What you meant for evil, God used for good (Joseph’s story)

Sermon preached 8/21/2011 at Burke UMC
Text: Genesis 45:1-15

How long does it take for the past to become water under the bridge? How do we handle bumping into people from our past who did things that still bother us today? I’ve been thinking about this question lately as I’m preparing to go to my fifteenth high school reunion. There will be some people there who treated me poorly once upon a time. Now the great thing about high school reunions for nerdy kids like me is that we tend to be more successful than the cool kids who bullied us. There’s an art to rubbing it in when you’ve got a pretty wife and a good job and you’re talking to a former bully whose life hasn’t turned out quite as well.

But the kind of bullying I dealt with in high school was really minor compared to, say, getting sold by your brothers into slavery. How do you forgive somebody who did something that evil to you? Joseph did. And he didn’t have to. Being the second-in-command over Egypt, he had the power to throw his brothers into slavery or have them killed. But also, it’s important to realize that Joseph really struggled with the process of forgiving his brothers. He was human just like we are. Our reading for this morning was the culmination of a long and messy process that takes up four chapters of Genesis. Let me give you the back-story.

When Joseph’s brothers first came before him, he recognized them even though they didn’t recognize him. It had been twenty-two years since they had sold him into slavery. They were much older and skinnier. They were in a place of desperate need. A famine had ravaged the land for two years, and Jacob had sent his sons to Egypt to buy grain. So they bowed down before Joseph, who was in charge of administering the grain, in a strange fulfillment of his childhood dream that he would rule over his brothers.

Joseph’s life had been such a strange journey. Sold as a slave to Potiphar, the captain of the pharaoh’s guard, Joseph won his master’s trust and ended up gaining responsibility for all within his household. Then Potiphar’s wife got sweet on him and tried to seduce him. When Joseph resisted, she accused him of rape. So he was thrown into prison where he met the pharaoh’s cupbearer and baker and interpreted their dreams. Years later when the pharaoh had a troubling dream, the cupbearer told his master and Joseph interpreted the pharaoh’s dream, correctly predicting seven years of plenty and seven years of famine. Because of Joseph’s foresight, the pharaoh appointed him as an overseer over all of Egypt in one of the most phenomenal rags-to-riches stories in the whole Bible.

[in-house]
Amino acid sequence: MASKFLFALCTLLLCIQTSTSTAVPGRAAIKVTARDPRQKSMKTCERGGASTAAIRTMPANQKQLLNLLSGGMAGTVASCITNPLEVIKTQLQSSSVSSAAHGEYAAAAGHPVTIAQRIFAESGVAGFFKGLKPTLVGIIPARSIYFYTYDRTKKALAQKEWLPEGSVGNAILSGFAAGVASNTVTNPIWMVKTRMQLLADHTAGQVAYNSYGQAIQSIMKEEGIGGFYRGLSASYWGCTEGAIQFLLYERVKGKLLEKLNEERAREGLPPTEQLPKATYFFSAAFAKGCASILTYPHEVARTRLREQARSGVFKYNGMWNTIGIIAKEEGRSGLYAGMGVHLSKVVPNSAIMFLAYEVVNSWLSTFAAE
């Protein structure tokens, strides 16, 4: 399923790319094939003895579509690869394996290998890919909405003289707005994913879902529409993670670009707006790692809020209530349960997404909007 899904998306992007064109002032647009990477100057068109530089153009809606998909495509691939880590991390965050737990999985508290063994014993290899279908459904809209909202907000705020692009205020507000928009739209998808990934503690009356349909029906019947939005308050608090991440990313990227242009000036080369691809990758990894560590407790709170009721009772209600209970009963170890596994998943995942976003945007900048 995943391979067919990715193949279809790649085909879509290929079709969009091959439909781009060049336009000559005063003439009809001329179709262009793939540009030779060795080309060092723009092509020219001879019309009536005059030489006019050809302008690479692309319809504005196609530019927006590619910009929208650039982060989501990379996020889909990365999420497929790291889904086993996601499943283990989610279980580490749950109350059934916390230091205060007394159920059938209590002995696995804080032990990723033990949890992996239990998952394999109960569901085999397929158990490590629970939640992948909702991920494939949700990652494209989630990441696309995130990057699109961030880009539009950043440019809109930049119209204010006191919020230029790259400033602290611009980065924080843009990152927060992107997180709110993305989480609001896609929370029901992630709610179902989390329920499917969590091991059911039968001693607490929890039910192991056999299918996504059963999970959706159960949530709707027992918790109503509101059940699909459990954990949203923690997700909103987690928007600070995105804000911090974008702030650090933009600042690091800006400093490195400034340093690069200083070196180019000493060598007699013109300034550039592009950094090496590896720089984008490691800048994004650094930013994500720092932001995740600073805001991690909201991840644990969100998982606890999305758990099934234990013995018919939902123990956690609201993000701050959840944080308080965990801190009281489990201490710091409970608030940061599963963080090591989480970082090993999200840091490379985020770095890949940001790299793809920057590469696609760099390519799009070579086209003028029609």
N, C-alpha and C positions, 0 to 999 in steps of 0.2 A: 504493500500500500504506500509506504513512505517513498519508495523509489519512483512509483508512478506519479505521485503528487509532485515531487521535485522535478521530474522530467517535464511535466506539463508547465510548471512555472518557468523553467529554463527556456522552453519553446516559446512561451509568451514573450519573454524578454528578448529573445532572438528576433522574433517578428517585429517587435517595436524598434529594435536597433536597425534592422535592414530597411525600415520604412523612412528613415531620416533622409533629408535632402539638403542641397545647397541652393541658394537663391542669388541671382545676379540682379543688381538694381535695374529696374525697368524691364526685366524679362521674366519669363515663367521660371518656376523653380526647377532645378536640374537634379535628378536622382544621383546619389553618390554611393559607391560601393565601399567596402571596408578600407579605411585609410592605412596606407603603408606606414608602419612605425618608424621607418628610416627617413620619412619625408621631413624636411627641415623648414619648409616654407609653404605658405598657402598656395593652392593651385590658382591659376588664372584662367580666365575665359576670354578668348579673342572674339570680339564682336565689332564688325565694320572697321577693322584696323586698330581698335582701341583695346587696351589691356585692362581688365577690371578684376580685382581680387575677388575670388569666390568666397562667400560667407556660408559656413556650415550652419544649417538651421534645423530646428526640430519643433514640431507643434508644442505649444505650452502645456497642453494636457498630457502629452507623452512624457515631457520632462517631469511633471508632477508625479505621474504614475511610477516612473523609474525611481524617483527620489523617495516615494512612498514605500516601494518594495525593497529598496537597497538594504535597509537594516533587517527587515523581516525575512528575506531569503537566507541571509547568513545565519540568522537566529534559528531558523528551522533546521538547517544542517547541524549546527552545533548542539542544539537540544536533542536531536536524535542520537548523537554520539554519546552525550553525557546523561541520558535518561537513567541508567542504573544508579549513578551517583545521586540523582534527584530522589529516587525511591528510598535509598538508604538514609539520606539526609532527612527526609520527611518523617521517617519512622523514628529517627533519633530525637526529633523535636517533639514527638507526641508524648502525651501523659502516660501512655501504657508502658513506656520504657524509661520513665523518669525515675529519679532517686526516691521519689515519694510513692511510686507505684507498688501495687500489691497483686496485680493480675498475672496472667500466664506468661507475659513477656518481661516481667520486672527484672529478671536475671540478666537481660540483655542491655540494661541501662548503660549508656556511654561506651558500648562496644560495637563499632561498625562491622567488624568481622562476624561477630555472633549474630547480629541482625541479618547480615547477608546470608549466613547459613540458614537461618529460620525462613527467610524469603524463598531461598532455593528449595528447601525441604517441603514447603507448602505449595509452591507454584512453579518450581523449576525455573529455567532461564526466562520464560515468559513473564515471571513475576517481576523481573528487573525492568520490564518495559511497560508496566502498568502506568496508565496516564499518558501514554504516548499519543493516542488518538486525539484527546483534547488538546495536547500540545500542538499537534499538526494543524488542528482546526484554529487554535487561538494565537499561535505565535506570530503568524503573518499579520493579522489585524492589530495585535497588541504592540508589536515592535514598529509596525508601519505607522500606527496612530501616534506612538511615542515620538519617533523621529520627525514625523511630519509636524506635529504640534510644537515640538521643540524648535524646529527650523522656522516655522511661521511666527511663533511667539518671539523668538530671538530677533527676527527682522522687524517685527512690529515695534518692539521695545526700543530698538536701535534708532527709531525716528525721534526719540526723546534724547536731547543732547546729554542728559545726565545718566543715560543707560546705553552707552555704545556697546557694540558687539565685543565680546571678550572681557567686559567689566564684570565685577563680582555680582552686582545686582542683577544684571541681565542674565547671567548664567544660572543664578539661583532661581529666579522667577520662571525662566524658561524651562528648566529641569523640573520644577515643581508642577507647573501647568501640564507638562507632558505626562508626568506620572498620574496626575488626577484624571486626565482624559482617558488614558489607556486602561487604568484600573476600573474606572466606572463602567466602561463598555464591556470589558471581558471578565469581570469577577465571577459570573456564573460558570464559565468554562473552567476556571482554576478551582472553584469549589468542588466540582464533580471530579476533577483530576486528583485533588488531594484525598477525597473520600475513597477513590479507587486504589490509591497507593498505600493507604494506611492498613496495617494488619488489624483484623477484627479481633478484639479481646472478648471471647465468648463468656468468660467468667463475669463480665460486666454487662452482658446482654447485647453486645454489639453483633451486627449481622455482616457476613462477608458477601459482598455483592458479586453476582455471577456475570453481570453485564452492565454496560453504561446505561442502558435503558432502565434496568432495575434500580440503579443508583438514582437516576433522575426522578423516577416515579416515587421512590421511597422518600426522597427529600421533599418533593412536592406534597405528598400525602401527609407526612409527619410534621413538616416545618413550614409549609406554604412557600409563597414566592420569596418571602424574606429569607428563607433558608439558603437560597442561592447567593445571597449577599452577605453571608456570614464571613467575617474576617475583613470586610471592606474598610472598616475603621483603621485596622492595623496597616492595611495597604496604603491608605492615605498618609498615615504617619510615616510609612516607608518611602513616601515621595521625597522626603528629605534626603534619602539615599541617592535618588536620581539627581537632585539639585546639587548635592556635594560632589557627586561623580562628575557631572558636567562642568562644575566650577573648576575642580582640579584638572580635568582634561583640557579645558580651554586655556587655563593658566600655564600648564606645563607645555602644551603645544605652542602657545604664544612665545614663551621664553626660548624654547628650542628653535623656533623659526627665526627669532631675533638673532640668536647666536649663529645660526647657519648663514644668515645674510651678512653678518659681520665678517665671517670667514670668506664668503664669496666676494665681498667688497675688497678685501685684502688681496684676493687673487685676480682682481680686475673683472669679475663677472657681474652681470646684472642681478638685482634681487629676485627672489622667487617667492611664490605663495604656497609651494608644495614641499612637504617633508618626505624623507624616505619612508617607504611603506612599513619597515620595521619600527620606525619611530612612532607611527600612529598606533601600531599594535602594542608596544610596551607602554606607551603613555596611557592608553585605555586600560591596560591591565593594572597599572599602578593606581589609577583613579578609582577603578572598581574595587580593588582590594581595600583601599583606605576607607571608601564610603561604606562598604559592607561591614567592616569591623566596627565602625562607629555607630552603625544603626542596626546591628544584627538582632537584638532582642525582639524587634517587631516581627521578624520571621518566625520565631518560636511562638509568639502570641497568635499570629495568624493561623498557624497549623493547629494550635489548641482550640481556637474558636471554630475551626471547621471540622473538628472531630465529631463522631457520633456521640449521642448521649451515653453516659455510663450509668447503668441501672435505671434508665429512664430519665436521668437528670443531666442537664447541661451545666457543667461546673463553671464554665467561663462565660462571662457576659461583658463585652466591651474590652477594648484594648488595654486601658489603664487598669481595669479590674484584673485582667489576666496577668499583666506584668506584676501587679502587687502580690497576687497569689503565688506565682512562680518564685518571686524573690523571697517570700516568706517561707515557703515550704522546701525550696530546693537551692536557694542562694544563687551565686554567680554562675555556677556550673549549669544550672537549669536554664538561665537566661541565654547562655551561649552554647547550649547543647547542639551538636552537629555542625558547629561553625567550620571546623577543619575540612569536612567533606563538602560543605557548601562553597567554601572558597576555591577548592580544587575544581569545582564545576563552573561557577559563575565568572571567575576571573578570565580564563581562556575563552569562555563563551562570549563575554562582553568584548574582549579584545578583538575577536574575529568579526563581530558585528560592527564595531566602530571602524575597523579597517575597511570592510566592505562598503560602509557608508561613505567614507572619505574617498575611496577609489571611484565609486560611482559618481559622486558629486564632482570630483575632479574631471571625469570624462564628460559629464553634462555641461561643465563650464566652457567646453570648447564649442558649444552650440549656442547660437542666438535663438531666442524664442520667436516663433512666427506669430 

So it was the second year of famine that Joseph’s brothers had come to him. Joseph summoned an interpreter so that no one could know he spoke their language. And then the games began. He started by accusing his brothers of being spies. They had no way to prove their innocence, so they told him their life story, how they used to be twelve brothers but the second youngest had been lost and the youngest had stayed home with his father. Joseph used their honesty to mess with them even further. “If you’re telling the truth and you’re not spies,” he said, “Then you’ll go home and bring your youngest brother back with you. And by the way, one of you needs to wait here in prison.”

The brothers were deeply troubled by this. They said to one another, “Surely we are being punished because of our brother. We saw how distressed he was when he pleaded with us for his life, but we would not listen; that’s why this distress has come on us.” They didn’t realize that Joseph could understand every word they said. At this point, Joseph left the room to weep for the first time. When he returned, he had his brother Simeon bound in chains and led away to prison.

The nine remaining brothers went back home to their father Jacob to tell him what had happened. Jacob wouldn’t let them take Benjamin back to Egypt until they went through all the grain they had bought. Then Judah stepped up, the one who had convinced the others to sell Joseph into slavery years before. He told his father that if anything happened to Benjamin, he would take personal responsibility. So Jacob agreed to send them back.